On May 27, 1850, Father José Tous y Soler, trusting in God’s approval, launched a daring undertaking that would yield a rich cultural and spiritual patrimony, by placing the foundations of the Institute in Ripoll.It was in this town that Blessed José Tous, a man both intrepid and modest at the same time, firm and joyful, began his work under the blue mantle of the Mother of the Divine Shepherd.
On March 17, 1850, the Bishop of Vic approved the Institute and the sisters began their life in community under the first Constitutions that Father José Tous drafted following the spirituality of Saint Clare.Mother Remedio Palos became cofounder of the order, inasmuch as the other two sisters who had begun life in community did not persevere.
In the year 1858, the sisters left Ripoll and installed themselves in Capellades, the place which is considered the birthplace of the Institute.As the Institute expanded, there were adversities and difficulties, but the virtuous Father continued on with fidelity, loving and striving for the work that God had entrusted to him.
Presently, the Institute has communities in Catalonia, Murcia, the Basque Country and Madrid.It also has houses in several Latin American countries, including Nicaragua, Costa Rica, Guatemala and Colombia.The Institute also has a house in Rome.
Following the words of Father José Tous to “go forth carrying peace and goodness with you as you walk,” at present our pastoral work in the education field has as its objective the carrying of the Gospel message of instruction, giving our students the Christian vision of the world and the possibility of establishing a coherent dialogue between faith and culture. In addition to this apostolate, we are integrated into diocesan pastoral work, in catechesis, in formation of catechists, assisting young university students in residences, hosting groups in volunteer and spirituality centers, forming rural teachers and undertaking apostolic work via audiovisual and news media, all of this in accordance with the needs and abilities of the various dioceses in which we are incardinated.
Consequently, the breath of the Spirit that gave impulse to the educator from Igualada, continues to assist the Institute, giving glory to God through each one of its members and through the apostolate to which the Institute is dedicated.
Blessed José Tous y Soler’s Biography
He was born in Igualada on March 31, 1811, in the midst of a profoundly Christian family.He was the ninth of twelve children.
At a very early age, he sensed God’s call and he did not recoil.He opted to follow Christ in accordance with the “way of life” of St. Francis of Assisi.He began the postulancy in the Order of Friars Minor Capuchin at 15 years of age.Moved by the Spirit, he left a comfortable home life and the social prestige attained by the Tous family, and embraced the life of poverty, penitence and humility of the Capuchins.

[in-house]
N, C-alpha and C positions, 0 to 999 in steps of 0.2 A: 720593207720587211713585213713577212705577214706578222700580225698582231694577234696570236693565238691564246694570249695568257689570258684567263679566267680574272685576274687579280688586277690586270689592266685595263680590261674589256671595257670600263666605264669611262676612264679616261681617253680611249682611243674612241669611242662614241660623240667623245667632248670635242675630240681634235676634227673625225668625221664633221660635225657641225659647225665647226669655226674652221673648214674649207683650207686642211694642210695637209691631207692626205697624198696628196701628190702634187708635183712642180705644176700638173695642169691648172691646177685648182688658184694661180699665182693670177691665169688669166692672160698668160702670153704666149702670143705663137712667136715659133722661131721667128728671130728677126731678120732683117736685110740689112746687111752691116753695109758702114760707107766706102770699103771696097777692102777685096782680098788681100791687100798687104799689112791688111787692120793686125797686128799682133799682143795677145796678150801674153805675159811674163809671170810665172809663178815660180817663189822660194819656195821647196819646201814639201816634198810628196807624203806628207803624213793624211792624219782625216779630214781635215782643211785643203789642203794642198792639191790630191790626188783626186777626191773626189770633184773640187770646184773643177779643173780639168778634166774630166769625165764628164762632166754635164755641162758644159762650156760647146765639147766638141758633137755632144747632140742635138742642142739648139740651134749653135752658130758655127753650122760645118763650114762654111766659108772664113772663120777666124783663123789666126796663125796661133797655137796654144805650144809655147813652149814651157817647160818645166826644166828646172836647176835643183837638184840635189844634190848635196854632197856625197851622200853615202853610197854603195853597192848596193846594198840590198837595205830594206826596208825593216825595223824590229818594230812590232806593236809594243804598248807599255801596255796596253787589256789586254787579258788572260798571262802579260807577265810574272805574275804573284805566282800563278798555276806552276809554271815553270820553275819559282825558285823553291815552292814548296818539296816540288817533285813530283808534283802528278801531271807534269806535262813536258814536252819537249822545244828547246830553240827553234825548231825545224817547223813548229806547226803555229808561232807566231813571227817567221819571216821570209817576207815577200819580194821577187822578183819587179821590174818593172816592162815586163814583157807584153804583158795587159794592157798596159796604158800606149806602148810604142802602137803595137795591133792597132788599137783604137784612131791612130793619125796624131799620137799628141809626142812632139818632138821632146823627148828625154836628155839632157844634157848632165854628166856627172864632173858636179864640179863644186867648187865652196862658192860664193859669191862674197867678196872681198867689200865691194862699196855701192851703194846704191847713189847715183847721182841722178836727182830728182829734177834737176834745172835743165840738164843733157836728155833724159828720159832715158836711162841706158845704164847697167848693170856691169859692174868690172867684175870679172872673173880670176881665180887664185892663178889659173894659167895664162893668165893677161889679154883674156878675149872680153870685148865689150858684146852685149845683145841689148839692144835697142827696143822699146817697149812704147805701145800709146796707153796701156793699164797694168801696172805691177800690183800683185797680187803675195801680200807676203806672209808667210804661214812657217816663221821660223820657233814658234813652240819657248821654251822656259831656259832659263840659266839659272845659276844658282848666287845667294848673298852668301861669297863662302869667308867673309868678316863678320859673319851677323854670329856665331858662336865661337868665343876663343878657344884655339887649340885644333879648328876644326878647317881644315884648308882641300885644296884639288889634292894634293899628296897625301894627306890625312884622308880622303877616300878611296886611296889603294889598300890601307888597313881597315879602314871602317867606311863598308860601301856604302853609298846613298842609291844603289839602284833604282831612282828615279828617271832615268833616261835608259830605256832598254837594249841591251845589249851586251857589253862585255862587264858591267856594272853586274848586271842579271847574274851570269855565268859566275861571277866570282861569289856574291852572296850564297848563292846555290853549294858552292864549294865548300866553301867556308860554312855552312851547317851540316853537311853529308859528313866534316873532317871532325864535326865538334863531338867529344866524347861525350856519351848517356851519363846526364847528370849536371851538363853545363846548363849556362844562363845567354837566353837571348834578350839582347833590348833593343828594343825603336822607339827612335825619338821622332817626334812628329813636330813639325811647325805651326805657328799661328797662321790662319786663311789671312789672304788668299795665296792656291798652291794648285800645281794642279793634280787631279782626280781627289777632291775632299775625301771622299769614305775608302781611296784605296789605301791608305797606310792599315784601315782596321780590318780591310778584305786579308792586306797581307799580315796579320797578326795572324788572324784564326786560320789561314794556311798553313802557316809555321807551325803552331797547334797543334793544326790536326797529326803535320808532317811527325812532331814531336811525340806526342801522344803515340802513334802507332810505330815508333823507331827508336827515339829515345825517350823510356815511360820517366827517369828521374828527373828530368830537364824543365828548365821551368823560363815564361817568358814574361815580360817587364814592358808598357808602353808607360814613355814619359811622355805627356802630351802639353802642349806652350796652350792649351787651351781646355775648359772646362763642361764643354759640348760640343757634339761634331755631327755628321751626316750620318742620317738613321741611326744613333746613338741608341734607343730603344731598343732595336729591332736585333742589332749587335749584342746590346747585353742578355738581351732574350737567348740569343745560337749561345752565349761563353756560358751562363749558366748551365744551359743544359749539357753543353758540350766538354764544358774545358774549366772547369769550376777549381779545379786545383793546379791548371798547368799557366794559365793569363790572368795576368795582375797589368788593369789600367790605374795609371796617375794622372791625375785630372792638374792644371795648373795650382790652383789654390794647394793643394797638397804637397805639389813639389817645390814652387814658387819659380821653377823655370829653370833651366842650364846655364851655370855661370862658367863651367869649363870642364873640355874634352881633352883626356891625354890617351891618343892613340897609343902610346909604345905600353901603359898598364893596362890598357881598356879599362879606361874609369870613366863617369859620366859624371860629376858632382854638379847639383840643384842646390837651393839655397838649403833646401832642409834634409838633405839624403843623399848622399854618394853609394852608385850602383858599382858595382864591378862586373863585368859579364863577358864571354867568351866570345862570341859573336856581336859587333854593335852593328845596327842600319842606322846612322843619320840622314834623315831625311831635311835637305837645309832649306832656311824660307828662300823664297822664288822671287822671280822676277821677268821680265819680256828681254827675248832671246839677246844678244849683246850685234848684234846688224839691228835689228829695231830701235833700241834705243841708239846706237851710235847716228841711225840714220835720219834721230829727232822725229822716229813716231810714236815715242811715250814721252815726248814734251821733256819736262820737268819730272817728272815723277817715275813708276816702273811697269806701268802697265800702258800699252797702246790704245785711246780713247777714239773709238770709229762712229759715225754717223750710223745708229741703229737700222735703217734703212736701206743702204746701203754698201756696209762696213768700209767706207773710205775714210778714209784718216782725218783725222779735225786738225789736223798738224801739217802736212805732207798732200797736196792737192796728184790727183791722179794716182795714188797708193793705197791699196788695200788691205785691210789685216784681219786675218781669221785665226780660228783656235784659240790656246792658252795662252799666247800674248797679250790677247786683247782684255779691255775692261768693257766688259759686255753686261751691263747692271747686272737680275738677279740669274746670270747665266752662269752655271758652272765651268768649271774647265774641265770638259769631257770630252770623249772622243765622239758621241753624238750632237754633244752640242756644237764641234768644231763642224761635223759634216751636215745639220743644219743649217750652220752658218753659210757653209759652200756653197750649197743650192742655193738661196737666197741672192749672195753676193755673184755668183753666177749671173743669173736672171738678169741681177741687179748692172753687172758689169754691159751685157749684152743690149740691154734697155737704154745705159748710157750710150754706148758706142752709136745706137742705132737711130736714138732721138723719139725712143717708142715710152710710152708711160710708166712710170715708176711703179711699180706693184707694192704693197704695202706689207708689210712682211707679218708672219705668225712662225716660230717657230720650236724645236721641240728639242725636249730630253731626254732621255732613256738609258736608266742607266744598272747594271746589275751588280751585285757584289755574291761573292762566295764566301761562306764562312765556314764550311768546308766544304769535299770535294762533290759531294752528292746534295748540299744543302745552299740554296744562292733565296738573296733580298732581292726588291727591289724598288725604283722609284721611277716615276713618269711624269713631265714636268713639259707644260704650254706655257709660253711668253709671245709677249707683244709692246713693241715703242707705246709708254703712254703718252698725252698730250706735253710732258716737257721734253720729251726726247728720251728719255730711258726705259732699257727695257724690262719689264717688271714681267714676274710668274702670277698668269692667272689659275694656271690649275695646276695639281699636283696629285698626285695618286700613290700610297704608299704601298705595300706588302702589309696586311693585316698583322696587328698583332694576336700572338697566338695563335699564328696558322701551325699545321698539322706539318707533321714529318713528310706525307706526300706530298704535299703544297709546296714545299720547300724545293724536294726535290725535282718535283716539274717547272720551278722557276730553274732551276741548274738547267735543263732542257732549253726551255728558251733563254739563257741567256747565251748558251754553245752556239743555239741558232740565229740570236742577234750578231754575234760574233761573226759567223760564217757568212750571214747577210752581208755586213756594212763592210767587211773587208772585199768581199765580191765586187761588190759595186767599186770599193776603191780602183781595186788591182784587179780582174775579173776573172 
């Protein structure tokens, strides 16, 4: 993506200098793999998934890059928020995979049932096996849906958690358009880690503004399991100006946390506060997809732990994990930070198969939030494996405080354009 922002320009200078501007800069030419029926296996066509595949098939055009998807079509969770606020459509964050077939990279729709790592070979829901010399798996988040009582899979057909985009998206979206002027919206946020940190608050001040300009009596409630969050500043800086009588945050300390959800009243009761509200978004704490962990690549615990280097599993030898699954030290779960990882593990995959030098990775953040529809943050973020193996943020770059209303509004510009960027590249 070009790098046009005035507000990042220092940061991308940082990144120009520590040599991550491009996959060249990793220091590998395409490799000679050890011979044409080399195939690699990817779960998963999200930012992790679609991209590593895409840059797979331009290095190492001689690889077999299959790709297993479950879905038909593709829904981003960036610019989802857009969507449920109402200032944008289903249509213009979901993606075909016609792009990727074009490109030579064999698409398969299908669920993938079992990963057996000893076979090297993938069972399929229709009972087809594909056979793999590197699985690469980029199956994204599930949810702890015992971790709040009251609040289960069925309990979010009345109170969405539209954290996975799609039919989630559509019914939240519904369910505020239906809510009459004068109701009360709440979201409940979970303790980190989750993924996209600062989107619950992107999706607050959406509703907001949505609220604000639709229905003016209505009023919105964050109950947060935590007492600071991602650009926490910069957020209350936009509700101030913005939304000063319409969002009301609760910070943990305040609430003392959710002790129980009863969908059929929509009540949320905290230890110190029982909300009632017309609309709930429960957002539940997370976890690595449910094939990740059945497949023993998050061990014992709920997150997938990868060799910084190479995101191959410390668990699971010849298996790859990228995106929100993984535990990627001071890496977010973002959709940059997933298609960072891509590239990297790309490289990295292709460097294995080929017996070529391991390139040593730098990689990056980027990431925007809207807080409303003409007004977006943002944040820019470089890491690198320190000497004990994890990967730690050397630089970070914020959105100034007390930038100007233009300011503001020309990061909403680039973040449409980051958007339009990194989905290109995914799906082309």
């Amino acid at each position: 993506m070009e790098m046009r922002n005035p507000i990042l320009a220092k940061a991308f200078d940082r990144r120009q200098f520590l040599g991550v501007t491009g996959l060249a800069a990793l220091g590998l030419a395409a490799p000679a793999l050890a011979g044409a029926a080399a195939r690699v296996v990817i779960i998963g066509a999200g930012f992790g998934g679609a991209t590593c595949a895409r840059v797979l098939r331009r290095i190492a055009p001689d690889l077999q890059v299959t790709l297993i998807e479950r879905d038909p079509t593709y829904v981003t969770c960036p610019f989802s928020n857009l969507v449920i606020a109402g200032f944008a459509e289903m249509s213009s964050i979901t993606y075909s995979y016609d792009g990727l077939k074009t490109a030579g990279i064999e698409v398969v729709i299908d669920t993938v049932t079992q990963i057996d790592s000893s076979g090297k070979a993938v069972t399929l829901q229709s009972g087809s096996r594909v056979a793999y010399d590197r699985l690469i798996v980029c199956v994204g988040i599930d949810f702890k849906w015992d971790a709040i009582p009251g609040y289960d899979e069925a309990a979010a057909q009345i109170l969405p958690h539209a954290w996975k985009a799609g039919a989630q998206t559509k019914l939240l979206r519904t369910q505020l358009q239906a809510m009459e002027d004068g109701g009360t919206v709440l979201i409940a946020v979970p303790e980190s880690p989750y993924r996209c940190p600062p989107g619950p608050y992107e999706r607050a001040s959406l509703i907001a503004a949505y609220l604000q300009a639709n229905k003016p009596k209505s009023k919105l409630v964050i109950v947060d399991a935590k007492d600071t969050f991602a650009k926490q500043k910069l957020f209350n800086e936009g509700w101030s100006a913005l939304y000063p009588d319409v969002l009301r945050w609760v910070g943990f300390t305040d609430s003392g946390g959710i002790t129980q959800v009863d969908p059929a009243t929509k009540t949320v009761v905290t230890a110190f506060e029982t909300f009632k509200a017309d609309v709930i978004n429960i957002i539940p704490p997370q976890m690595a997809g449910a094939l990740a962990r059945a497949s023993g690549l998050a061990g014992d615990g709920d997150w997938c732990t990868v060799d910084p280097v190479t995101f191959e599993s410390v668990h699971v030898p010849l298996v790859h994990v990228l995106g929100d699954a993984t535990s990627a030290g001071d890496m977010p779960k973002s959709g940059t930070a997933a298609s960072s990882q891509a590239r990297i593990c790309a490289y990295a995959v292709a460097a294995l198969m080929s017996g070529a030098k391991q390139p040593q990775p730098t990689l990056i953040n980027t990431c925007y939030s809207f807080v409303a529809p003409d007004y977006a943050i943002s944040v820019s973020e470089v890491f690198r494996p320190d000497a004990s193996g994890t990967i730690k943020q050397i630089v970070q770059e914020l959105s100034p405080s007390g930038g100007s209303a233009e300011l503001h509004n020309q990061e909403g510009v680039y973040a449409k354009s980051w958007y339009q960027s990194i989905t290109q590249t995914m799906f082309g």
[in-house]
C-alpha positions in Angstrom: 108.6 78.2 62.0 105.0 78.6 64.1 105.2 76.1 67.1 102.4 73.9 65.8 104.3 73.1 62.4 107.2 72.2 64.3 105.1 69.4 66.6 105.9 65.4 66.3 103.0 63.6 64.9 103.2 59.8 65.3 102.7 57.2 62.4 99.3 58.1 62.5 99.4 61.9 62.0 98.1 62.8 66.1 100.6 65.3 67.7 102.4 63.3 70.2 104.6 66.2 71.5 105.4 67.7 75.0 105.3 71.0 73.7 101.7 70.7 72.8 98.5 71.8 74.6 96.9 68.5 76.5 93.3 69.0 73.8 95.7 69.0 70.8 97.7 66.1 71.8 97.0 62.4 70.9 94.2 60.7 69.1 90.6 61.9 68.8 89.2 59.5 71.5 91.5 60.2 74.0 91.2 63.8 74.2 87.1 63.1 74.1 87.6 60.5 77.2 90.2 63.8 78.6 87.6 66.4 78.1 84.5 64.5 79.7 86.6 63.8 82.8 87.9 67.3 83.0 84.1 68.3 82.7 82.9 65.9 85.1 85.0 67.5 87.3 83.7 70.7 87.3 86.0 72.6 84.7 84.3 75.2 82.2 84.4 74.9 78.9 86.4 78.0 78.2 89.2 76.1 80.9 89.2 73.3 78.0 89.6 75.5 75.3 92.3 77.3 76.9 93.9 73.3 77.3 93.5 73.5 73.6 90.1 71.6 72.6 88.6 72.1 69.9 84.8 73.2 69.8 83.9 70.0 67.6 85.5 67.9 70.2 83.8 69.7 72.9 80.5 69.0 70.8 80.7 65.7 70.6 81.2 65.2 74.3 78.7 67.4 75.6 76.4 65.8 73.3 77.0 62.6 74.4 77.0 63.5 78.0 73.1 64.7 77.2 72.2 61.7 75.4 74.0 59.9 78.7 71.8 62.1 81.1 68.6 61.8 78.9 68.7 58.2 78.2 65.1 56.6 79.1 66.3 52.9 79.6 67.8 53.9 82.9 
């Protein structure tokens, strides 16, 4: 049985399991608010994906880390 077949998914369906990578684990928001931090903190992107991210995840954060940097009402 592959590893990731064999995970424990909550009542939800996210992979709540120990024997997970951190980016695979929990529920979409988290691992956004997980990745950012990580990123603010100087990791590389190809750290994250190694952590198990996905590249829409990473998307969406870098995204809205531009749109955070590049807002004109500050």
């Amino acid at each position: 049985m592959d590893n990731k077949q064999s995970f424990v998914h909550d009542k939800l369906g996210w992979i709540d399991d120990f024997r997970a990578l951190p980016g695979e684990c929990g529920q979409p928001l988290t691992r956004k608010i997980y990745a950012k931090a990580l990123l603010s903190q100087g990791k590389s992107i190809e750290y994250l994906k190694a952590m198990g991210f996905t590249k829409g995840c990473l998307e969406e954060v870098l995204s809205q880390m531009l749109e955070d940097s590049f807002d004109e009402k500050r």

In 1827, vested with the Franciscan habit, he began his novitiate as a Friar Minor Capuchin.During his novitiate, he distinguished himself by his exquisite fidelity in his life as a novice, devoting himself generously to his studies and prayer.His Capuchin heart was molded by the Gospels, Mary, Saint Francis and the love of neighbor.In 1828, Friar José de Igualada was already a Capuchin and he began his walk towards the priesthood.He was ordained a priest in Barcelona on May 24, 1834 at 23 years of age, following six years of a hidden life of prayer, silence, committed dedication to study, while living in a Franciscan environment of joy and simplicity of the Capuchin community.Within the year he was assigned to the convent of Saint Madrona.
Hardly two months had elapsed, when on July 25, 1835, he found himself outside the cloister as a result of revolutionary violence. Together with other brothers, and on the advice of his superiors, he exiled himself from Spain.
In the typical Capuchin style of those times, he traveled from town to town, covering the entire Mediterranean coast of France and ending in Gareccio, Italy. Finally, in 1837 he installed himself in Toulouse, France, carrying out his priestly ministry in the monastery of Benedictine nuns of perpetual adoration.There he devoted time to contemplation, to Eucharistic devotion and spiritual direction of young student boarders.
Motivated by his apostolic zeal, he returned to Catalonia in 1843 to work in the local church, as a secular priest inasmuch as convent life was prohibited.He lived with his parents as he developed his priestly ministry in various parishes.Father Tous relied on the Eucharist, his devotion to Mary, Mother of the Good Shepherd, and the Association of Maidens of the Child Martyr St. Romana, in order to instill peace and goodness to the youth who sought him for advice and orientation.
The sentiments of compassion toward children and youth that the Good Shepherd instilled in the heart of Father José converged with the pious wishes of several young women, Isabel Jubal, Marta Suñol and Remedio Palos, to “pour into the tender hearts of children holy thoughts and devotional fondness that God communicated to them in prayer.”After allowing the matter to mature in prayer and after consultation, Father Tous agreed to counsel them.
The years that he had left in life, he devoted to charitable and prudent attention to the Sisters, as well as to the communities that were being formed.
Father Tous left the earth for heaven while he celebrated Mass in the convent of Barcelona.It was February 27, 1871.